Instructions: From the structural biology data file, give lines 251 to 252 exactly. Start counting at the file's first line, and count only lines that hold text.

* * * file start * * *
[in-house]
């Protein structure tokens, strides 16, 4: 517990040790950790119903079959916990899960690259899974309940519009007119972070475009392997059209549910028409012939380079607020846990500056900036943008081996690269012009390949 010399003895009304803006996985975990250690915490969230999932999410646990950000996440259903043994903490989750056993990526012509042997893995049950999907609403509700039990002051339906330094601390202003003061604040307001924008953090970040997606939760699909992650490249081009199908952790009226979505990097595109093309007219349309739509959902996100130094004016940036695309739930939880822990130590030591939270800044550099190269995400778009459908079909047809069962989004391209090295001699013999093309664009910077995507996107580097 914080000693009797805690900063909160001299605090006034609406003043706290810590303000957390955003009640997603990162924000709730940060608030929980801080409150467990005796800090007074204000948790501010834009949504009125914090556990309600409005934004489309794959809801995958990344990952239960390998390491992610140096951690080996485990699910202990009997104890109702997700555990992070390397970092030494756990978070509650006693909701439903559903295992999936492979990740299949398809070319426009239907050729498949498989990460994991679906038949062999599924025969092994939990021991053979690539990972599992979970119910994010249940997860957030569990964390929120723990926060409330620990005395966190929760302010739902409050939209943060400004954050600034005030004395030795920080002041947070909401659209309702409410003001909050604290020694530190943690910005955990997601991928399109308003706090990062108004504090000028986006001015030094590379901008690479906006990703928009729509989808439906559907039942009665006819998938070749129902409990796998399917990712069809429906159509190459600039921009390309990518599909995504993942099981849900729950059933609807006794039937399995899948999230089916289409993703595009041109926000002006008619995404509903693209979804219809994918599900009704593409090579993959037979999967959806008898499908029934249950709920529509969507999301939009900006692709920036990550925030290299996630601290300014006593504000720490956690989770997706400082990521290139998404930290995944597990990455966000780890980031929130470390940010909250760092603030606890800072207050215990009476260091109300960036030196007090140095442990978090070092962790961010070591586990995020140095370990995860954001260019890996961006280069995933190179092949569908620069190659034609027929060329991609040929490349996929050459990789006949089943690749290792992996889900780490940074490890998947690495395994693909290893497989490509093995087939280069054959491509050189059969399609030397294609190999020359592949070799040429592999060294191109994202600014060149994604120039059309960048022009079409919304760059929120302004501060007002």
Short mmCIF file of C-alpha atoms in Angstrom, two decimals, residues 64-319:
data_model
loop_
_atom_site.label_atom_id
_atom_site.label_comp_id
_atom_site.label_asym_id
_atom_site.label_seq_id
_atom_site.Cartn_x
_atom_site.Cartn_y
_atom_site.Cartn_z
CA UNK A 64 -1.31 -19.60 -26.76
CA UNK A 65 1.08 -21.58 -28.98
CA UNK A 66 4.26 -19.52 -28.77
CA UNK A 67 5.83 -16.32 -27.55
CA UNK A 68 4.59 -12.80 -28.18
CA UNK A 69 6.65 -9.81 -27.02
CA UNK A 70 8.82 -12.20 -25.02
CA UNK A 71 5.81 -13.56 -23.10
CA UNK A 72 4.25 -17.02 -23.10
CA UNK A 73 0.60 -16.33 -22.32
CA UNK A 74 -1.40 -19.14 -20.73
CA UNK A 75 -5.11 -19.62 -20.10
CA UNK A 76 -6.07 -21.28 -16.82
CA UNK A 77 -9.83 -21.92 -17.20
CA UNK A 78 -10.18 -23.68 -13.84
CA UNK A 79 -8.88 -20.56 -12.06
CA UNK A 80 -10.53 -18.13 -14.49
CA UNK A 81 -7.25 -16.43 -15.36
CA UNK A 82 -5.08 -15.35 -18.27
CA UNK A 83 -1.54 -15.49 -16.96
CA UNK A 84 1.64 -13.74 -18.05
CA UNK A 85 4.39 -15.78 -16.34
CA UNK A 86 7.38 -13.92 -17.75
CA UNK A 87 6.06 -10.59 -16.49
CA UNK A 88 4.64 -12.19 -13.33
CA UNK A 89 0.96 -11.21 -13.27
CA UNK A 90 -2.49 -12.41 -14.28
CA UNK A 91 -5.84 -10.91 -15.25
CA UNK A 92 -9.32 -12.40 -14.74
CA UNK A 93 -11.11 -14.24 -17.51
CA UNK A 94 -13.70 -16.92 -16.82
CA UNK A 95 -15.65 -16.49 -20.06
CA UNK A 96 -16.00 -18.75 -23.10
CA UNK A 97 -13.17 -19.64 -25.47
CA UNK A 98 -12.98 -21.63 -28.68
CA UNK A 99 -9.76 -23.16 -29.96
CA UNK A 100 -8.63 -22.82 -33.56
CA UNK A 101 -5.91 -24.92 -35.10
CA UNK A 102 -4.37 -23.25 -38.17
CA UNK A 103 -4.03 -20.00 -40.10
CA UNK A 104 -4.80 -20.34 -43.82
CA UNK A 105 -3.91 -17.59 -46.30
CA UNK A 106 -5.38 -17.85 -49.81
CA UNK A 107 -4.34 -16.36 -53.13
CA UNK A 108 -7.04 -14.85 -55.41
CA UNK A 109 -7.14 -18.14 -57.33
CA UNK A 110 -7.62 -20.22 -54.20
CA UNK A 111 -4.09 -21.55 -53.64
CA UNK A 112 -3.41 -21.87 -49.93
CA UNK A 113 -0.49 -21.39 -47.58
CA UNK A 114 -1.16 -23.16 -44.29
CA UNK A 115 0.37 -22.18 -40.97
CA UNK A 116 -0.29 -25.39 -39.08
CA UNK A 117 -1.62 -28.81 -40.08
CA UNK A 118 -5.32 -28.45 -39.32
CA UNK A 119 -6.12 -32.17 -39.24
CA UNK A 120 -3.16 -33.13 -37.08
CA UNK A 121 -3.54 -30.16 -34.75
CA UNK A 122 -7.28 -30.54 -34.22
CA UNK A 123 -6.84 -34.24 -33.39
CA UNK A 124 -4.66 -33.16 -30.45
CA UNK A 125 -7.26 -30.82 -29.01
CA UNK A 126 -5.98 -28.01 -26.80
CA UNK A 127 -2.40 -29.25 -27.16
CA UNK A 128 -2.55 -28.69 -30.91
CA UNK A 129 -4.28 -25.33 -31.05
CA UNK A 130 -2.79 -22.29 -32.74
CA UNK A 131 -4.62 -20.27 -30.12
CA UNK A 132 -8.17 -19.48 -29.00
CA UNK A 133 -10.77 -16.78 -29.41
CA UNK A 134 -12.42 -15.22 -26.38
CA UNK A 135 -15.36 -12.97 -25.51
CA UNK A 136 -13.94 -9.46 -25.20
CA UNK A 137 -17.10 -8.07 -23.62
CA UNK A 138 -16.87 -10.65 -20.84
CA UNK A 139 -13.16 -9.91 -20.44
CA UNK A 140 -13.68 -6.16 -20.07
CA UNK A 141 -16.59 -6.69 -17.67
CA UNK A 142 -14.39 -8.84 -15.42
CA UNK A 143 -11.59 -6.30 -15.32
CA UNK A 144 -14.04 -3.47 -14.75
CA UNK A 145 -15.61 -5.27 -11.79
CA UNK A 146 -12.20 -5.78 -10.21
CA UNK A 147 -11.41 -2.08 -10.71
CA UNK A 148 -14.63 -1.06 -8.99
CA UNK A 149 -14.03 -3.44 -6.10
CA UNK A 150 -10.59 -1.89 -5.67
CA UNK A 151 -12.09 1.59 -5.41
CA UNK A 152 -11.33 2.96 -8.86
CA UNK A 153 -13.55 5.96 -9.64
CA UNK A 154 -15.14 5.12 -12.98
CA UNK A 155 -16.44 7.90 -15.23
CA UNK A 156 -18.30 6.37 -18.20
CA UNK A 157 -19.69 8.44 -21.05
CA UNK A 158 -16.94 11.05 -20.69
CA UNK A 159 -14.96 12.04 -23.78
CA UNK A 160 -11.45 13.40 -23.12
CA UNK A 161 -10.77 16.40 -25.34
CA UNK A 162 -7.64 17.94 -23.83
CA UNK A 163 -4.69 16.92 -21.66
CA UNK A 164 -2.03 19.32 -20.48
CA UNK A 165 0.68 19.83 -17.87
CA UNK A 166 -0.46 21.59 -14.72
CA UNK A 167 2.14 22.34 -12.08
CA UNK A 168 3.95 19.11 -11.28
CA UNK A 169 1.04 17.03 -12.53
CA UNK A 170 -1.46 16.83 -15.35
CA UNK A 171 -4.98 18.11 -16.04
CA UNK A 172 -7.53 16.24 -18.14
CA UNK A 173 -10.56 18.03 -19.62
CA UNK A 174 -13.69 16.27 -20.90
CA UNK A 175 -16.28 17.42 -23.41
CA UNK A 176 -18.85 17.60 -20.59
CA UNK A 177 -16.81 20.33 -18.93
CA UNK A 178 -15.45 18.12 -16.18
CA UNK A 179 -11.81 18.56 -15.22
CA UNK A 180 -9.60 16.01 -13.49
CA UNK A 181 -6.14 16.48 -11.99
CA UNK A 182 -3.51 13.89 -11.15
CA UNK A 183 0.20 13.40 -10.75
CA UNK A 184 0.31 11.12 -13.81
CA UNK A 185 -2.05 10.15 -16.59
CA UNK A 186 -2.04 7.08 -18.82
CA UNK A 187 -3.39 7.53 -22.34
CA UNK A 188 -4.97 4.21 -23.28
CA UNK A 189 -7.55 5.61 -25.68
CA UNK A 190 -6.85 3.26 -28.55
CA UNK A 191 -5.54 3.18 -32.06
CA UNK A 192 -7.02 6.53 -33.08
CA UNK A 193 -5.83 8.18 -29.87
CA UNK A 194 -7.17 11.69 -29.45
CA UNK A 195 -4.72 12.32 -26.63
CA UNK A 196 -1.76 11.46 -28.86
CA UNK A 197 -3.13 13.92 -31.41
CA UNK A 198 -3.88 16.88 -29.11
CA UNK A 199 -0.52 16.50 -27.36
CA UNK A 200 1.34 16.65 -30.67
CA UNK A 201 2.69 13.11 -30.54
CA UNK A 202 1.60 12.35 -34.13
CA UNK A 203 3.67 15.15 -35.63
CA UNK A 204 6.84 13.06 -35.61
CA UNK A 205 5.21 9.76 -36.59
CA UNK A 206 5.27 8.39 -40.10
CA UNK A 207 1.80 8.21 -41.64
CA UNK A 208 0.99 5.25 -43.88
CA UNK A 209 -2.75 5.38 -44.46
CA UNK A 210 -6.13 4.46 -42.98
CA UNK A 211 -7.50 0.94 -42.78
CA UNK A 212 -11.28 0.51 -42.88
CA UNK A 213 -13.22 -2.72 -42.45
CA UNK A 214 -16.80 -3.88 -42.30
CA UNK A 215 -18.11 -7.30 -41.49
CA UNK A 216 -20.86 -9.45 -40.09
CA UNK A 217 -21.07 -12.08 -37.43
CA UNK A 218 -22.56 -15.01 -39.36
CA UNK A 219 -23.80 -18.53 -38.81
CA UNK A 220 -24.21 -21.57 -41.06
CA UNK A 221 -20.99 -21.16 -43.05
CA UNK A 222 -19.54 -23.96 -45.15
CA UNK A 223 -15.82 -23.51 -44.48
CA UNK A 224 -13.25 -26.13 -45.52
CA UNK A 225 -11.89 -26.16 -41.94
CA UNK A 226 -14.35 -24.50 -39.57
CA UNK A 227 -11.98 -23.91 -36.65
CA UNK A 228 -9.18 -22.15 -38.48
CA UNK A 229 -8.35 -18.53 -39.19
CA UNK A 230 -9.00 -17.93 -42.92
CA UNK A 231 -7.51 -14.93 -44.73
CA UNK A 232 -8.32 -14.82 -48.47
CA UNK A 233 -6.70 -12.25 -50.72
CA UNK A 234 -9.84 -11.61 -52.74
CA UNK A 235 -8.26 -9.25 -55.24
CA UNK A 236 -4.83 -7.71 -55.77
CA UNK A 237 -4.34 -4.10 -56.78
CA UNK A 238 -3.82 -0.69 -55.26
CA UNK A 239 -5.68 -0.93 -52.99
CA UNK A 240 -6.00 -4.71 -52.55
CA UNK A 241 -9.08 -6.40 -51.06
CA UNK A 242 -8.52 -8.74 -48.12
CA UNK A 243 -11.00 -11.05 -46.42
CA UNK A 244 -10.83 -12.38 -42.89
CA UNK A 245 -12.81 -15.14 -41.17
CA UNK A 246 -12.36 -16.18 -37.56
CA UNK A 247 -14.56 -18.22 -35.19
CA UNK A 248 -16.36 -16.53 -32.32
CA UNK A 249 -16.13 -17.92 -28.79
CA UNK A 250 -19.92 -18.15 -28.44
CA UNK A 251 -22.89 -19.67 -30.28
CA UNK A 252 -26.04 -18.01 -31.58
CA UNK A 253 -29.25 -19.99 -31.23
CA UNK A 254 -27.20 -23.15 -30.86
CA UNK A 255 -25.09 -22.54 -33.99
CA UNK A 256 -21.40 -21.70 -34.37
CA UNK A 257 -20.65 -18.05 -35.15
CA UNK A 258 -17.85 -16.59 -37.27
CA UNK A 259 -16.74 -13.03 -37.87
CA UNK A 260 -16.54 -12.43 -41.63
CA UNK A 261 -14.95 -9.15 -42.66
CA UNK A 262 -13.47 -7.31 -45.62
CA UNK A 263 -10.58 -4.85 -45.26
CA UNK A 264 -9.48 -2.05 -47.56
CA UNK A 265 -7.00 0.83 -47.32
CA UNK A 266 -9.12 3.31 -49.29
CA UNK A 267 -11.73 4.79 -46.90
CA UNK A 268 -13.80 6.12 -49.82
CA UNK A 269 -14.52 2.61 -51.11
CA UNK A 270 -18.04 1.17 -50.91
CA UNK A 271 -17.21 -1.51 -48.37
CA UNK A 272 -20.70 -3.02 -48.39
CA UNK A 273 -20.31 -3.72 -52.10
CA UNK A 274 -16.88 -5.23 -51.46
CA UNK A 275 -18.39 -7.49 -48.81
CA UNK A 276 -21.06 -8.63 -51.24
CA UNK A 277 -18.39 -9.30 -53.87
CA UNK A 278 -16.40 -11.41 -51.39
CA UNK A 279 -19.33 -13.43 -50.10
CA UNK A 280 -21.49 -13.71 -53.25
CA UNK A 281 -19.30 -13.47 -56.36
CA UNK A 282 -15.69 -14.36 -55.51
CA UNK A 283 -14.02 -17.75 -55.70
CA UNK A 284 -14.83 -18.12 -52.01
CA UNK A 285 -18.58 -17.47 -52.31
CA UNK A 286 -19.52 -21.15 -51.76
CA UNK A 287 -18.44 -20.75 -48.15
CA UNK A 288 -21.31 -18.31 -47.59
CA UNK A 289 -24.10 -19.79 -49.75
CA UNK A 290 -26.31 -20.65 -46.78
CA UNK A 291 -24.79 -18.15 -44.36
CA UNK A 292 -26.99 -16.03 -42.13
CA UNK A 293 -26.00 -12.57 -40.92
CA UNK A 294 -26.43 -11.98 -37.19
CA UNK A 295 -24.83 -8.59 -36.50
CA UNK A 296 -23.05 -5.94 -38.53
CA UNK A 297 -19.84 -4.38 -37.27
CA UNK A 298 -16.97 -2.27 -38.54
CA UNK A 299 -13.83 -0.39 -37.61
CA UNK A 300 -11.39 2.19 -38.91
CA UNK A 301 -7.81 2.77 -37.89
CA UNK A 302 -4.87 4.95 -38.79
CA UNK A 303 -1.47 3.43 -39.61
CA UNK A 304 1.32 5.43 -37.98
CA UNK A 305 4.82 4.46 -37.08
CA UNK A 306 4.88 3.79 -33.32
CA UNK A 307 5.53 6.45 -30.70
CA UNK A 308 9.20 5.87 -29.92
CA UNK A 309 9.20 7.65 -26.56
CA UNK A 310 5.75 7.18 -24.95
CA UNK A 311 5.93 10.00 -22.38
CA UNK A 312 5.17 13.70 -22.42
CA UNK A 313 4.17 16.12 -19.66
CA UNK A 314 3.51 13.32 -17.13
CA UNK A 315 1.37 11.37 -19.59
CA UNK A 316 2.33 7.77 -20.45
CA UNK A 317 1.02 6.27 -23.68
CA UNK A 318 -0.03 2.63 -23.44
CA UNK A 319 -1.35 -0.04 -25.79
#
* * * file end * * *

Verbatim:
CA UNK A 302 -4.87 4.95 -38.79
CA UNK A 303 -1.47 3.43 -39.61